Sound absorption and high-level acoustic performance:

Owners of our homes are also always pleasantly surprised by the substantial sound absorbing and sound insulating capabilities of their homes. According to owners, rain and wind noise during severe winter storms barely registers inside their houses, while the solidness of the building structure guarantees little to no perceptible movement in any part of the home.  Noise from everyday sounds is ostensibly absorbed by the walls, creating a real sense of tranquillity and peace inside the home.

As hempcrete has been used overseas in the construction of music studios, the owners of one home, who are self-described “music buffs”, were keen to test their high-quality stereo equipment in the home.  According to these owners, listening to music in this home through their stereo system is “like sitting in front of an orchestra; it is a really full sound and we have been able to hear individual instrumental sounds that we have not been able to hear in other home environments.” It seems that the porous nature and lower density of the composite material in the hempcrete walls maximises sound absorption, resulting in an ideal listening experience.

How does growing hemp help the environment?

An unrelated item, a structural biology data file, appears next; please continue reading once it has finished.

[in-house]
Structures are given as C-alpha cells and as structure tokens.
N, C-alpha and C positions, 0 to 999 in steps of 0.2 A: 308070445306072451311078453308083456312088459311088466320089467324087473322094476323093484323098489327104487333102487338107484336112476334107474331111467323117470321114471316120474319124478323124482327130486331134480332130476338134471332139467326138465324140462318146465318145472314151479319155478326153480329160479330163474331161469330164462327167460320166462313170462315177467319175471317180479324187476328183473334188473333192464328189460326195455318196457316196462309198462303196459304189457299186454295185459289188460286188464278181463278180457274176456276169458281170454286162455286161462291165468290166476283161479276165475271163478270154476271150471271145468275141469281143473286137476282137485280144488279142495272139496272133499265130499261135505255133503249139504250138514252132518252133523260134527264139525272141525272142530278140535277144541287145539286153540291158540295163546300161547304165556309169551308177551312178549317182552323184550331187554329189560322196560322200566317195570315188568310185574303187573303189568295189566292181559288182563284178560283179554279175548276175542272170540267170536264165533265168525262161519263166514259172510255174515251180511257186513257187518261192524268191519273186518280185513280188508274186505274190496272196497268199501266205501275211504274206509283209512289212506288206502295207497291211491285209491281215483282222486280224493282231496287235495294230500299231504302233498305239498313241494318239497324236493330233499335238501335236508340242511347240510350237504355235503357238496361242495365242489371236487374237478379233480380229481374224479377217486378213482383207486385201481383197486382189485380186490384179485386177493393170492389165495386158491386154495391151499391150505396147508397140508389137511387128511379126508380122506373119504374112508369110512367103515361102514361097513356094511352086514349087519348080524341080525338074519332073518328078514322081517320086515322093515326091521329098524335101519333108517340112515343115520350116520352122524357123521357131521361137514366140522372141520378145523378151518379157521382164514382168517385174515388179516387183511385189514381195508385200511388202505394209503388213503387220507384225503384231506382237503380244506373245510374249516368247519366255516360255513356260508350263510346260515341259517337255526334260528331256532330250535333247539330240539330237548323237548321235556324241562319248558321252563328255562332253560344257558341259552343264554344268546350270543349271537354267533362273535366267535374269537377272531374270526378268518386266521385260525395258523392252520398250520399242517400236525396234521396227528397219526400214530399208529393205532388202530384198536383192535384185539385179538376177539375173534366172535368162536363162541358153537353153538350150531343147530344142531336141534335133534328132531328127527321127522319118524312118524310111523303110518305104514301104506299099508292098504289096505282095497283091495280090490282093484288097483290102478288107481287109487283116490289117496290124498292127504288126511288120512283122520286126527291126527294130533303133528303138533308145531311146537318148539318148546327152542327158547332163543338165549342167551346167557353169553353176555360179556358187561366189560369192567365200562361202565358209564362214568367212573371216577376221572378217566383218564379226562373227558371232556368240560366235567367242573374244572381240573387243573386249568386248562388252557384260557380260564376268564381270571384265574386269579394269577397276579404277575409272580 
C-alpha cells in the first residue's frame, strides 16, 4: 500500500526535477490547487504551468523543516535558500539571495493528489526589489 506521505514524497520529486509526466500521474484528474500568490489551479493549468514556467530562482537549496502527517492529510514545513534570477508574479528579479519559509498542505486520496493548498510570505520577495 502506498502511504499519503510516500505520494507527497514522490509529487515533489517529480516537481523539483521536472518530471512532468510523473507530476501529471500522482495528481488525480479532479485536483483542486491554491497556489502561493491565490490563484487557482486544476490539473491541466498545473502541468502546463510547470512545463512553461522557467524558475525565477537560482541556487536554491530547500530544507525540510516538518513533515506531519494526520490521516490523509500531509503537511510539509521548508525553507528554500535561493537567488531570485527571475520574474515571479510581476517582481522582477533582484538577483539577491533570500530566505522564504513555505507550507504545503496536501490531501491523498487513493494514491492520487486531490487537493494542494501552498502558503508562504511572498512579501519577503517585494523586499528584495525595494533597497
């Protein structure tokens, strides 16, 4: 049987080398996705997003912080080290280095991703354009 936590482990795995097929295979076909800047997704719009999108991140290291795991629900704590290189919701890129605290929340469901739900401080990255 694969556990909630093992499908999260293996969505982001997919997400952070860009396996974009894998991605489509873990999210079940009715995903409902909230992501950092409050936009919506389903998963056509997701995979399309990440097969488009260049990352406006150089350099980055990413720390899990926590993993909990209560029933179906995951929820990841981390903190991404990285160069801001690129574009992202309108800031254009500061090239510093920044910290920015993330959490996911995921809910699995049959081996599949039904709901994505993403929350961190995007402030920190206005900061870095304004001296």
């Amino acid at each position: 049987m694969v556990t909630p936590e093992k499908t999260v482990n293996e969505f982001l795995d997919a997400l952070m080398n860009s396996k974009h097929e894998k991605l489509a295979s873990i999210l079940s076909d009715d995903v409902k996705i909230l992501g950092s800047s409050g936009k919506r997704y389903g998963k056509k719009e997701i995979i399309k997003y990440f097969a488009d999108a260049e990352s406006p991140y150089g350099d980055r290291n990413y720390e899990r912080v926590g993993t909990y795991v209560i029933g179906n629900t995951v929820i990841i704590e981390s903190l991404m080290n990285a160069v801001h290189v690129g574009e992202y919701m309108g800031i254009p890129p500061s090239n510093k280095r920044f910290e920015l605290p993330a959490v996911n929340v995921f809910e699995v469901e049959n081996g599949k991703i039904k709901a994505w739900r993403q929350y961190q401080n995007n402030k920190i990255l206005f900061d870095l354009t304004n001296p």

Industrial hemp is NOT marijuana. It comes from the same Cannabis Sativa plant but is a distinctly different variety with almost nil levels of THC, the psychoactive component in marijuana. It is now being grown commercially for seed and fibre in many parts of Australia and, as several local South-West farmers have shown, it grows exceptionally well as a biomass crop in this region. Much is claimed about the environmental positives of this “wonder plant”. Rather than add to this hyperbole, let’s simply look at what we can learn from the local hemp biomass crops grown  and harvested recently for our sister company, (and the supplier of the hurd for our hempcrete), Margaret River Hemp Processing.  

  • Industrial hemp grows REALLY fast! In 2020 crops reached heights of 5-6 metres in about seven months and yielded an average of 10+ tonnes of dry biomass per hectare. Growth of that much biomass needs a lot of photosynthesised carbon! Hemp is undoubtedly one of the best CO2-to-biomass conversion crops there is and considerably more efficient than Agro-forestry at sucking up atmospheric carbon.
  • Above ground crop biomass of this size and quantity promotes vast networks of subsurface plant structure and root exudates which along with significant quantities of fallen leaves, flowers and stems feeds a plethora of soil biota, adds carbon and nutrients, and protects, binds and improves soil structure. Hemp is not only a sustainable crop but, as a rotational crop in local farming systems, it has the capacity to significantly add to the value of the land it is grown on.